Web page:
January 23, 2018 ・ Written by T.J. Duane

Embrace Your Imposter Syndrome

Everybody feels it.

Embrace Your Imposter Syndrome

Imposter syndrome can be a beast. At the beginning of the school year I got an email from an incoming freshman at Stanford, who was suffering from a classic case. She had decided to pursue a Computer Science major, but was feeling afraid of approaching professors and research groups to ask for work.

The reason? She didn’t have an extensive background in CS already, just a high school class and some self-teaching. She felt completely intimidated by her classmates, who all seemed to have the knowledge she lacked.

She asked me point blank - how could she overcome her imposter syndrome?

Her email struck a chord with me. Even though I’ve got three Ivy League degrees, sometimes I worry that I’ll be found out as a fraud. The fear that you’re not as smart as people think is ubiquitous among high-achievers.

So my first word of advice to this Stanford student?

You are totally normal. Feeling outmatched is par for the course. Everybody goes through it.

Experts agree. L.V. Anderson writes in her Slate article on imposter syndrome:

“…moderate impostorism might just be a sign that you’re a normal, mildly insecure, conscientious person.”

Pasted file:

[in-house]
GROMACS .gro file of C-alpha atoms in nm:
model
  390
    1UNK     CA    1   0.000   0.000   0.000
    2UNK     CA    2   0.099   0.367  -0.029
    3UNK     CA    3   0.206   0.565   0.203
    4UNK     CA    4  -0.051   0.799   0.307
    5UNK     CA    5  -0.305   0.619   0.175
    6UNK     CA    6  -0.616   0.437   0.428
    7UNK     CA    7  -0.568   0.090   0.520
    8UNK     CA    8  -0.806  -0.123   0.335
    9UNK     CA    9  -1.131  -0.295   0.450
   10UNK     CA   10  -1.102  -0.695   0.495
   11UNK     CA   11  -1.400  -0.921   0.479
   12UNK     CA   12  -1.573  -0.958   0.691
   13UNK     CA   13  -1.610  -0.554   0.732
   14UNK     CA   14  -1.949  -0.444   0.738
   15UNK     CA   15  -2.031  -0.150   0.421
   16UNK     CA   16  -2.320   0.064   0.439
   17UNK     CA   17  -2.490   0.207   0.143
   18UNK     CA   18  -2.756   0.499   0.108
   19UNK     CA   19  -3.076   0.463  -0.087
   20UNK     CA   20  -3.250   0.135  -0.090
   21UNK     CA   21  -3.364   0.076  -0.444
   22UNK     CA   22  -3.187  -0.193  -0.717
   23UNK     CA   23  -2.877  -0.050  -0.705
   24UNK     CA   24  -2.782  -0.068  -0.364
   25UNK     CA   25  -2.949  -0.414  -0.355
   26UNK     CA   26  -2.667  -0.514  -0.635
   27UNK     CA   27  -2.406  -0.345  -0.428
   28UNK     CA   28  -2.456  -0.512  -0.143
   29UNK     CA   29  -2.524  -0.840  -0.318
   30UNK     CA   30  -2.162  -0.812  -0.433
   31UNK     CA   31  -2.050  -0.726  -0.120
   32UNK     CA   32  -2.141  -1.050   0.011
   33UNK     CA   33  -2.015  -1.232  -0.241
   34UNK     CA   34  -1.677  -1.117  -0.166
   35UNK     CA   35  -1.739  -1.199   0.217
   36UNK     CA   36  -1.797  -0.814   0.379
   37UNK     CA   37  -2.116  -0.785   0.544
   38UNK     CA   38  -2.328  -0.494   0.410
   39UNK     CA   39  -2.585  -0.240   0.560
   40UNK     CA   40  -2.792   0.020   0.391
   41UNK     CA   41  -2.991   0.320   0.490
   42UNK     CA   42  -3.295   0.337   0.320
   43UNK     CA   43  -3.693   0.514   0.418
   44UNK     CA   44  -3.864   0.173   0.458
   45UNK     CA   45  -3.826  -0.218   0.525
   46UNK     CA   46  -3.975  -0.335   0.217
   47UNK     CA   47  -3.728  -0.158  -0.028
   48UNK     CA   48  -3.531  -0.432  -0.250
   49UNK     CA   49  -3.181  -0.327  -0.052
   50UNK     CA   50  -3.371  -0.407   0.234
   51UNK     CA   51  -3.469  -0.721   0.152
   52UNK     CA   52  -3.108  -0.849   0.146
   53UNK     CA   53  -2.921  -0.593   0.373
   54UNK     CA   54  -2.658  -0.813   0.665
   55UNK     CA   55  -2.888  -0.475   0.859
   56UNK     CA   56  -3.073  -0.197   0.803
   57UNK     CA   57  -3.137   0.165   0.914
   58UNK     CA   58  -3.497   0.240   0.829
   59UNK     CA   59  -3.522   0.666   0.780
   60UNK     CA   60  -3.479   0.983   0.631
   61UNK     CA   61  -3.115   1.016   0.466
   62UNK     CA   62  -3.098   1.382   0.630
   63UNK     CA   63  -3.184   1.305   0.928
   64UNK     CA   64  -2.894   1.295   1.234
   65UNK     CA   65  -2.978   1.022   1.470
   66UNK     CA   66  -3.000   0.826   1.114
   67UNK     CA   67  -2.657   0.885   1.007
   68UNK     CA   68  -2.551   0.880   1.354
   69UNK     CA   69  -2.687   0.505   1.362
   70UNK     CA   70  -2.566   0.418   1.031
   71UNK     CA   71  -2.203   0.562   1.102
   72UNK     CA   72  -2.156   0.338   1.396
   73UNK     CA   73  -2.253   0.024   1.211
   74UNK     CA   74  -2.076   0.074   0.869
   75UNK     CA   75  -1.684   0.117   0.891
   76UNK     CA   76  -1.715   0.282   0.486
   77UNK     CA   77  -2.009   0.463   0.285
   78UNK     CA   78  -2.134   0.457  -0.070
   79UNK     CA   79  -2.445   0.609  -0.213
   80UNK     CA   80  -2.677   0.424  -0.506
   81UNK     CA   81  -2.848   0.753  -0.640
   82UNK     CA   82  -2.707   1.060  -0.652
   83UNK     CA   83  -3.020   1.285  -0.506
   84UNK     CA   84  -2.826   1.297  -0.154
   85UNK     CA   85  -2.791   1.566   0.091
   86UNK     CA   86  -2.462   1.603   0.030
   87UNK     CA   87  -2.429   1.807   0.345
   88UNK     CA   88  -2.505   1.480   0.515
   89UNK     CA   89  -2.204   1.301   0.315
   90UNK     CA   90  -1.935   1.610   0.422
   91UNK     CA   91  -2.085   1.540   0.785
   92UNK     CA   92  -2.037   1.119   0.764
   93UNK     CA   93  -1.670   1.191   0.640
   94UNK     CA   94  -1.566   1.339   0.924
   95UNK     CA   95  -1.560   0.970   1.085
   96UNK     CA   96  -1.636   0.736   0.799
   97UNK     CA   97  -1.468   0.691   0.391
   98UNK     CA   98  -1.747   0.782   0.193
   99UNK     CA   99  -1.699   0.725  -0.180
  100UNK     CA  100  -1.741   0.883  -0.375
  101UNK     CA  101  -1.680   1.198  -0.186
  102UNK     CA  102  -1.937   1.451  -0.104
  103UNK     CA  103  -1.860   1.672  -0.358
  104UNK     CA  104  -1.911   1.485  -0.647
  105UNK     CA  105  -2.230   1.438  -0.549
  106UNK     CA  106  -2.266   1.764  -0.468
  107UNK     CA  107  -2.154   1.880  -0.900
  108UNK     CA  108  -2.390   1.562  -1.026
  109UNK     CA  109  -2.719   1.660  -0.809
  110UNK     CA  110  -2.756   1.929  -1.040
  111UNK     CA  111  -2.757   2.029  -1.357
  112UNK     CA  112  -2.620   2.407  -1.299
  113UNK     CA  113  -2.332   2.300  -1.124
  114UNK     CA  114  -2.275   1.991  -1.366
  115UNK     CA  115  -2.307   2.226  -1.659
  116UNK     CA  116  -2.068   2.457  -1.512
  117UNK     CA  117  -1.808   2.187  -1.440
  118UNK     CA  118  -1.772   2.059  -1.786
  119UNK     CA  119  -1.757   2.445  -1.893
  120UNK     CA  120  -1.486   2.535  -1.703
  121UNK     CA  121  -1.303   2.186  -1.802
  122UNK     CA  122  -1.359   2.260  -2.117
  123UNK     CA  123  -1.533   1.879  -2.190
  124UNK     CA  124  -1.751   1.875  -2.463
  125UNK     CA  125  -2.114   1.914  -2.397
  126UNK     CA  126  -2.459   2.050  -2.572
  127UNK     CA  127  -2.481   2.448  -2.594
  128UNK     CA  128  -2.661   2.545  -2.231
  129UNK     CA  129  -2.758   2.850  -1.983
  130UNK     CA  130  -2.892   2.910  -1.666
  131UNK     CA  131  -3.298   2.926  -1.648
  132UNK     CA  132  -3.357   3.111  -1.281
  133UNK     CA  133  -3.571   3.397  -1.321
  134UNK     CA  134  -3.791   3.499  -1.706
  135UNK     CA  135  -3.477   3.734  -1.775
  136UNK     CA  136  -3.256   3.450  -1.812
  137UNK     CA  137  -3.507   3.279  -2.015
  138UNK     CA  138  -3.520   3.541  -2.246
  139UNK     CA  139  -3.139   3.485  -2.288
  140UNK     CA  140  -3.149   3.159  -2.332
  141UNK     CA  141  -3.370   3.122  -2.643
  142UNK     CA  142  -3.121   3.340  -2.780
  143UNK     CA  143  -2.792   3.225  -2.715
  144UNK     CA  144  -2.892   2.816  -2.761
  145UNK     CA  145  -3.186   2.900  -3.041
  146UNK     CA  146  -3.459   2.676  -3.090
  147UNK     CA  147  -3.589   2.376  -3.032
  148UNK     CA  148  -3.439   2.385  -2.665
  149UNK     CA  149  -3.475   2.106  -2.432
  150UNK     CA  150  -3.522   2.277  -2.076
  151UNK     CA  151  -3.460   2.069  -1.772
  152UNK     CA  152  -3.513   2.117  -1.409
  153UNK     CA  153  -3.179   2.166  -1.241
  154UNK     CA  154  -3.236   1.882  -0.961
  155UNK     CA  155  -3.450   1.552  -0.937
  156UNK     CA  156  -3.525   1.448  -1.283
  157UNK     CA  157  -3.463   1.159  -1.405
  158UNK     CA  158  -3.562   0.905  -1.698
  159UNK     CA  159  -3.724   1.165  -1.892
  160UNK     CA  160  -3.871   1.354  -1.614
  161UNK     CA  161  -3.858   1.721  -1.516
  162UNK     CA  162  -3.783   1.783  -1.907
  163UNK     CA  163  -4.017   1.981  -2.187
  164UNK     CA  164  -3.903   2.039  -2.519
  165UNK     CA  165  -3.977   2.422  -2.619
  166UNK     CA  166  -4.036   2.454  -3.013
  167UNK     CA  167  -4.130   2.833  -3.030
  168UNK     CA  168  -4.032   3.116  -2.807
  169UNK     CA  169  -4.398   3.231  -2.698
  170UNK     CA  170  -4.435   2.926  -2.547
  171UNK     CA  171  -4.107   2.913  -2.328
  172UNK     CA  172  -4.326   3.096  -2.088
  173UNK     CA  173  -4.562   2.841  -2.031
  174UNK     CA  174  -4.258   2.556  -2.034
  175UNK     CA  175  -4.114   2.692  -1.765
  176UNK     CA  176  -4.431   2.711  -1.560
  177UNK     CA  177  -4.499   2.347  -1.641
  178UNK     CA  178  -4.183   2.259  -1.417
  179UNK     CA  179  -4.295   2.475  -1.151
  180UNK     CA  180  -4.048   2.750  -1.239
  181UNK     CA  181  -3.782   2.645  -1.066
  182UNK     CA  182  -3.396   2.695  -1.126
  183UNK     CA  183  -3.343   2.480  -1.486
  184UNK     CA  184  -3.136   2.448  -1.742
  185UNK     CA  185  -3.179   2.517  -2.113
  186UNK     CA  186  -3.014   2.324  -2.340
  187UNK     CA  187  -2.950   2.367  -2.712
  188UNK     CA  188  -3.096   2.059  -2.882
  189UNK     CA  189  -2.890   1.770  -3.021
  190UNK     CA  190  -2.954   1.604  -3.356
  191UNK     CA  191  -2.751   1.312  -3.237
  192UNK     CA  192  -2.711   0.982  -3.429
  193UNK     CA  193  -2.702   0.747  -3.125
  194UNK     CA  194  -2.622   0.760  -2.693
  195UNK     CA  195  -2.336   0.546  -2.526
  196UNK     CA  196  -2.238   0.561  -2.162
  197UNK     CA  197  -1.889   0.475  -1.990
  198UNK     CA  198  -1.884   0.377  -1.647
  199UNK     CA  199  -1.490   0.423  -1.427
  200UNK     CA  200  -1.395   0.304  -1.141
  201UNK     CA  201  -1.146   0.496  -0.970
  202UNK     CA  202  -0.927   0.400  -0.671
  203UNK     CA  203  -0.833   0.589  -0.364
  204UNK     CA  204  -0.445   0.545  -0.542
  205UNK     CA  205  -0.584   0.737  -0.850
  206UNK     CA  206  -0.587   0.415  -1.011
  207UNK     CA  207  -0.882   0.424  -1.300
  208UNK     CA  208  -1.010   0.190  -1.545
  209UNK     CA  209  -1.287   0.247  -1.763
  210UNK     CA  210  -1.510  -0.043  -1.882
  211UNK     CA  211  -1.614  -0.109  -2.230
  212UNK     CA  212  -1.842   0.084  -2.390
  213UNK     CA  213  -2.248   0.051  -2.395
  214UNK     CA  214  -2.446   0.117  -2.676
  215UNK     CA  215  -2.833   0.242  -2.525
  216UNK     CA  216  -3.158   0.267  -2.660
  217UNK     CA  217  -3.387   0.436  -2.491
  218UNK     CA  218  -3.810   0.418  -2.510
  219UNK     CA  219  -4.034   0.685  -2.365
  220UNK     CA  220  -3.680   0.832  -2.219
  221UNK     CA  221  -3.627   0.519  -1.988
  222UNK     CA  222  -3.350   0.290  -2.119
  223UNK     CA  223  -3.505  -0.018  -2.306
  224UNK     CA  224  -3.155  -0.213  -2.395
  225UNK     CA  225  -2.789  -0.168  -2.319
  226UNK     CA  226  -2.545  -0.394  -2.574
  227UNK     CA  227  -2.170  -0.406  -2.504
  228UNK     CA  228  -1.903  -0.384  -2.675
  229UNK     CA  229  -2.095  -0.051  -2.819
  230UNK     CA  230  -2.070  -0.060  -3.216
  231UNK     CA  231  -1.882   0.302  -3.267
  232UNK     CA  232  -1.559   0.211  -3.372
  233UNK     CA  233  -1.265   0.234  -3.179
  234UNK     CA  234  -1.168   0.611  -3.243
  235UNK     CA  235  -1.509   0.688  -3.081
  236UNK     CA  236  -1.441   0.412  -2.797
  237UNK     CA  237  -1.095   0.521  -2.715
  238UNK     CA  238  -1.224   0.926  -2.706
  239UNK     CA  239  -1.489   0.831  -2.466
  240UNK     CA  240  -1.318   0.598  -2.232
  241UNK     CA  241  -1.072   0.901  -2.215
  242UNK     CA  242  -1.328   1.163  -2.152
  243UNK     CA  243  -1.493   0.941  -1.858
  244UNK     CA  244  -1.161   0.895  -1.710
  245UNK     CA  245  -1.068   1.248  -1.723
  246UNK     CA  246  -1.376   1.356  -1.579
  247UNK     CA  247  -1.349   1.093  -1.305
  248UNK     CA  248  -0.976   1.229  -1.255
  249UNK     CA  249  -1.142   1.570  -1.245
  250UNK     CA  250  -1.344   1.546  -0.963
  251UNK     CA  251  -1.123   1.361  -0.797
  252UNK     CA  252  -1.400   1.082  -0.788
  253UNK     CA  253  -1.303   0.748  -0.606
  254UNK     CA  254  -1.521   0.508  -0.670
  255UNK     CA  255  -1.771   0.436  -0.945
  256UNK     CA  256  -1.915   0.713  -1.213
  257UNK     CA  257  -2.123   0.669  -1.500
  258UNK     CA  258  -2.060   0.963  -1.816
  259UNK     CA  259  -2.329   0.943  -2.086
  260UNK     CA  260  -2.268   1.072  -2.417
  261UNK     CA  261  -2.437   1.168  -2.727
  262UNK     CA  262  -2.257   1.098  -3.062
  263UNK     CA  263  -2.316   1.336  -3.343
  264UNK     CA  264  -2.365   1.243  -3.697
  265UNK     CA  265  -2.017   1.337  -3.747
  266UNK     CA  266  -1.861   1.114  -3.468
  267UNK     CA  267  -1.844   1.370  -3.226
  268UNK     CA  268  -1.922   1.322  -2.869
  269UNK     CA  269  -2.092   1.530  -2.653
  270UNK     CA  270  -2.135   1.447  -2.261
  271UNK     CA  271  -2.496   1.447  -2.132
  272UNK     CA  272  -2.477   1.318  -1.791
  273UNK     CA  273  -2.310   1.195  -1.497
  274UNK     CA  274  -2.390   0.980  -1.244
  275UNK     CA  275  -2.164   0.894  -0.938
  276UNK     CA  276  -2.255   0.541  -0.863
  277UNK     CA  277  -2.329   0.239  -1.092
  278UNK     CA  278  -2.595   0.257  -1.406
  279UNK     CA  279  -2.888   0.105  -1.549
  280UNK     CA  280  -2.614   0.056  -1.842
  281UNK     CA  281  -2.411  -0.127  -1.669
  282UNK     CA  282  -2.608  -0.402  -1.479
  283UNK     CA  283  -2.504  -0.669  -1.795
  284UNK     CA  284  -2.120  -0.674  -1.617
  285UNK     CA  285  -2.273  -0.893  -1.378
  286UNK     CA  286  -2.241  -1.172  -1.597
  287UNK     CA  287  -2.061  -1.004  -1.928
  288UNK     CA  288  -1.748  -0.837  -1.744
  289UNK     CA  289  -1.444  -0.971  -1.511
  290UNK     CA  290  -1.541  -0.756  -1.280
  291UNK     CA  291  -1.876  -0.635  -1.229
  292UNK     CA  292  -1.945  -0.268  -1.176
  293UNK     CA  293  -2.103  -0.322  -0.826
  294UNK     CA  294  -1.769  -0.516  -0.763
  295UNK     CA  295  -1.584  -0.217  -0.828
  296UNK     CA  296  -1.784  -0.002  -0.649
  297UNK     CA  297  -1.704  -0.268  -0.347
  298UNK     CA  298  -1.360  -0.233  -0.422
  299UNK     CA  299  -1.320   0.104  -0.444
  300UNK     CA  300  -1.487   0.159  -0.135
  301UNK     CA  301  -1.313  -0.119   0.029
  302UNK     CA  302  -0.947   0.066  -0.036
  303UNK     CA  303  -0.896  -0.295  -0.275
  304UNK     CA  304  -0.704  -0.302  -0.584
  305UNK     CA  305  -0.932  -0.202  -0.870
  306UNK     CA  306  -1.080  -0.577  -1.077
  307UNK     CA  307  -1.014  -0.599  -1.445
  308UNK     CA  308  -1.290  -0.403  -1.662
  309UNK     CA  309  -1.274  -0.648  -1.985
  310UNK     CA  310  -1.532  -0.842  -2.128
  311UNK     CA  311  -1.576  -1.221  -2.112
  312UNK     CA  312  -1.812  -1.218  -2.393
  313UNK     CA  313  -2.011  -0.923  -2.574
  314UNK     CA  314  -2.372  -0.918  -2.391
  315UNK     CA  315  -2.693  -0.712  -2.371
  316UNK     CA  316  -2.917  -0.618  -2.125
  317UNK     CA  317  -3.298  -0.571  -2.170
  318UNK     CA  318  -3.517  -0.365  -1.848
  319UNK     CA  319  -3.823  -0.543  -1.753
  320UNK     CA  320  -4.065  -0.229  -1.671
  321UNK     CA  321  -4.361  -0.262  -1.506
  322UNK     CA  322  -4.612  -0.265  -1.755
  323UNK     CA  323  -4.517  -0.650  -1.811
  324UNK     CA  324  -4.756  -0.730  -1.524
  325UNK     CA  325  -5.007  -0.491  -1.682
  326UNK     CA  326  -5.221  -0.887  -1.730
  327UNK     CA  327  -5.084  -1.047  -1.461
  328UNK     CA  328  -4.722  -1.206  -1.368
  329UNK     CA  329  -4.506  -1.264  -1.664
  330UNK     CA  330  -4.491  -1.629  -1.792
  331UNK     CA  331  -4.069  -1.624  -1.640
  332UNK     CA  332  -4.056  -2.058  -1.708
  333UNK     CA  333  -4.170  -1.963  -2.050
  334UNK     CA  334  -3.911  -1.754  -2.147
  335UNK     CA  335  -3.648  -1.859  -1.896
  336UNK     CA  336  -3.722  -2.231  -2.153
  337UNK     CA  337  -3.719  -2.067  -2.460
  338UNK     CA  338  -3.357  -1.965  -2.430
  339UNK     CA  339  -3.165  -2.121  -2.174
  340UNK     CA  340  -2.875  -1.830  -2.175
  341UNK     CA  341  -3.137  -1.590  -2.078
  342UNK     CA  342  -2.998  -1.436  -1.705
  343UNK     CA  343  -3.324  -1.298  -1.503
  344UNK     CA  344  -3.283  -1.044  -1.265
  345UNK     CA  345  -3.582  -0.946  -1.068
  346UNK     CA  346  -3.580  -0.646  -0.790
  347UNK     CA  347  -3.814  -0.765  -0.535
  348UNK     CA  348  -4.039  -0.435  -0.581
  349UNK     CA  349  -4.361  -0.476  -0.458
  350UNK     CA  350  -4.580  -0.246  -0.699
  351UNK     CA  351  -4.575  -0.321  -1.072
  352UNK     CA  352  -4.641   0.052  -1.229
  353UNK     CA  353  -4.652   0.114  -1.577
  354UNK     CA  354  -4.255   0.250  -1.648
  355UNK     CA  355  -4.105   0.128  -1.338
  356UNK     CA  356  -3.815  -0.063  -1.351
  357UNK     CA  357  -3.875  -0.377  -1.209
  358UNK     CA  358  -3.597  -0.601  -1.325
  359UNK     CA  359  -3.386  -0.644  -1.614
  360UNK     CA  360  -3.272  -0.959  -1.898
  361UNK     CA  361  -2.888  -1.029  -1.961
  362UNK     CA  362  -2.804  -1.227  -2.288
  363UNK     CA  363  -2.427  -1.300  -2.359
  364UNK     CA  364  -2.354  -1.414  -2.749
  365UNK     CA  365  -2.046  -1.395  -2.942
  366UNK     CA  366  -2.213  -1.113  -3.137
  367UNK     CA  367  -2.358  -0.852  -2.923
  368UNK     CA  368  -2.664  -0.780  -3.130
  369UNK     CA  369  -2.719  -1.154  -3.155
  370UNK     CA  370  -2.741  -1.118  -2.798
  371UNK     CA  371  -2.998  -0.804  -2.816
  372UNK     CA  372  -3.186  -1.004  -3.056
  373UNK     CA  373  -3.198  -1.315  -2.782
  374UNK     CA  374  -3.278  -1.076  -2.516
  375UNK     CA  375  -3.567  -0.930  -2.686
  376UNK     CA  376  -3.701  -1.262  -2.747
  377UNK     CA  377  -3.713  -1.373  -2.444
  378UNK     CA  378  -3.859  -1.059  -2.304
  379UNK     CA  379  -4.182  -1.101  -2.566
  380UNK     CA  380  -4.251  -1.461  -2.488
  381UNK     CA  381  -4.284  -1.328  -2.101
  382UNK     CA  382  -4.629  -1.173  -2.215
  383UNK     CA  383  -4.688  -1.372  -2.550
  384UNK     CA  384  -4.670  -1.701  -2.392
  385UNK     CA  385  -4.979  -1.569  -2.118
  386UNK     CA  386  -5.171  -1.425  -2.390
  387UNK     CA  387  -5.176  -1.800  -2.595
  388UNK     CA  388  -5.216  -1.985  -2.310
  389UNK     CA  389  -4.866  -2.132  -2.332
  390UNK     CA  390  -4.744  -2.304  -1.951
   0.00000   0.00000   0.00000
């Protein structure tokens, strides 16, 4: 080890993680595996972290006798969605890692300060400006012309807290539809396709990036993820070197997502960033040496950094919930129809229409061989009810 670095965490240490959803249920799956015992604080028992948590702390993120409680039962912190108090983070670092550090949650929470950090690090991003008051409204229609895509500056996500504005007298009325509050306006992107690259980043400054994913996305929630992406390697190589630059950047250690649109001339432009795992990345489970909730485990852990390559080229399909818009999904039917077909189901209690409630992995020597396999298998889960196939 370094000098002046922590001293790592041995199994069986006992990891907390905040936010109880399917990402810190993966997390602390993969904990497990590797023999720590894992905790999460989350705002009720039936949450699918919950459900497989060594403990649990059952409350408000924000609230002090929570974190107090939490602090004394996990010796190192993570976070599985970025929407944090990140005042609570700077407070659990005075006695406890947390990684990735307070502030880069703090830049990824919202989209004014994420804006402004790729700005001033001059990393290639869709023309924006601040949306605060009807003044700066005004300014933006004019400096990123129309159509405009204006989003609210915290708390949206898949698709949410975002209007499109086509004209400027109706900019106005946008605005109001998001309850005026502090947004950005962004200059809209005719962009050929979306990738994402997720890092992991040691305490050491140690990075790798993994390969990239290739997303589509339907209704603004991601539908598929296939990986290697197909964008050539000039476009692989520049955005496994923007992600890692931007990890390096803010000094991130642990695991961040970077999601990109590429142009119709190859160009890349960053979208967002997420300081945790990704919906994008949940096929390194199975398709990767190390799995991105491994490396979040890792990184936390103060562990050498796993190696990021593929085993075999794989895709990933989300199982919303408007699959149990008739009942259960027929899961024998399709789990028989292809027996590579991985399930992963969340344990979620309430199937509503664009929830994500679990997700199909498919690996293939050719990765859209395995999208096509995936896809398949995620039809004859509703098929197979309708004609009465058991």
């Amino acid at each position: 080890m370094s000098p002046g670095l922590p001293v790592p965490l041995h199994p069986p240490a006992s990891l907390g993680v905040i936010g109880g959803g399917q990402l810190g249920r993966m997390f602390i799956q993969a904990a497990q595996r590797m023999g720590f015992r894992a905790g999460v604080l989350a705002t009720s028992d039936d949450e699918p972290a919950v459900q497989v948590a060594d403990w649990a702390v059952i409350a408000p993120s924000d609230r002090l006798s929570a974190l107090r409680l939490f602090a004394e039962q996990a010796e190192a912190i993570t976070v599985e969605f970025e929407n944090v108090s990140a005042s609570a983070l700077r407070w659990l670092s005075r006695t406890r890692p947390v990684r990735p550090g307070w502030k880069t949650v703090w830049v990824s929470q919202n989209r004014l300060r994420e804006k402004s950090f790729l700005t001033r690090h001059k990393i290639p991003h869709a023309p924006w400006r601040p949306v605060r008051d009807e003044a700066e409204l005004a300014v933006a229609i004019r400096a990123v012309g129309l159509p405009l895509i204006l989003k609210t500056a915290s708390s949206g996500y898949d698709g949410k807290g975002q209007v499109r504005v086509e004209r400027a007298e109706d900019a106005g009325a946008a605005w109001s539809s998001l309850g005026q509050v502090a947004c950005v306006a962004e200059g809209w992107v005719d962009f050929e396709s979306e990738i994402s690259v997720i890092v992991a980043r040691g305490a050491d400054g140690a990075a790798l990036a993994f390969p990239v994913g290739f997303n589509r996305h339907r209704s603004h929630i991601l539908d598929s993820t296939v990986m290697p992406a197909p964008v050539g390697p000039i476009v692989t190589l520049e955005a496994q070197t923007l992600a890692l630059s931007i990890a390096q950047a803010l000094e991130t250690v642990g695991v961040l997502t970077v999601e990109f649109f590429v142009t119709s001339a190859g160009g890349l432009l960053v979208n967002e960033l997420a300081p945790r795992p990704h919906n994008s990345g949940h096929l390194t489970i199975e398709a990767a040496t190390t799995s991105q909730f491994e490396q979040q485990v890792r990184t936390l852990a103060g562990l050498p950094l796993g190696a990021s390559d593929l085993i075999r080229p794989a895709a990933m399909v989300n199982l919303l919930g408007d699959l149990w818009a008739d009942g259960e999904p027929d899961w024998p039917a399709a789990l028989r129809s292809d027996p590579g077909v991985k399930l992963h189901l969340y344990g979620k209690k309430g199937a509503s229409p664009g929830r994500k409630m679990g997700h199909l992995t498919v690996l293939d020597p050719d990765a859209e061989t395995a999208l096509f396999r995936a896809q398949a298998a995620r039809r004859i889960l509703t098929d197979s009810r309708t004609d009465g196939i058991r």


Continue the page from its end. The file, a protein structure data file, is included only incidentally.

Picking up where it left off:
In other words, perfect confidence isn’t an asset. Mild imposter syndrome might just be a side-effect of healthy self-awareness. It can be helpful to know that feelings of being an imposter persist across all demographic groups - not just women in STEM fields. The problem is when we let those feelings hold us back.

Here’s where this student will have a real advantage. Now she knows that everybody feels like an imposter sometimes. The knowledge that you’re not alone can be a real superpower. It lets you walk through the world knowing that everybody who intimidates you has felt the same.

To anybody who’s feeling like an imposter - you’ve made it where you are for a reason.

You’ll figure out the rest soon enough. Just remember that everybody on Earth is still figuring things out, whether it be at school, a new job, or any other life adventures.

And if you’ve overcome imposter syndrome, we’d love to hear your advice. Please share it with the helpful community on BrightCrowd.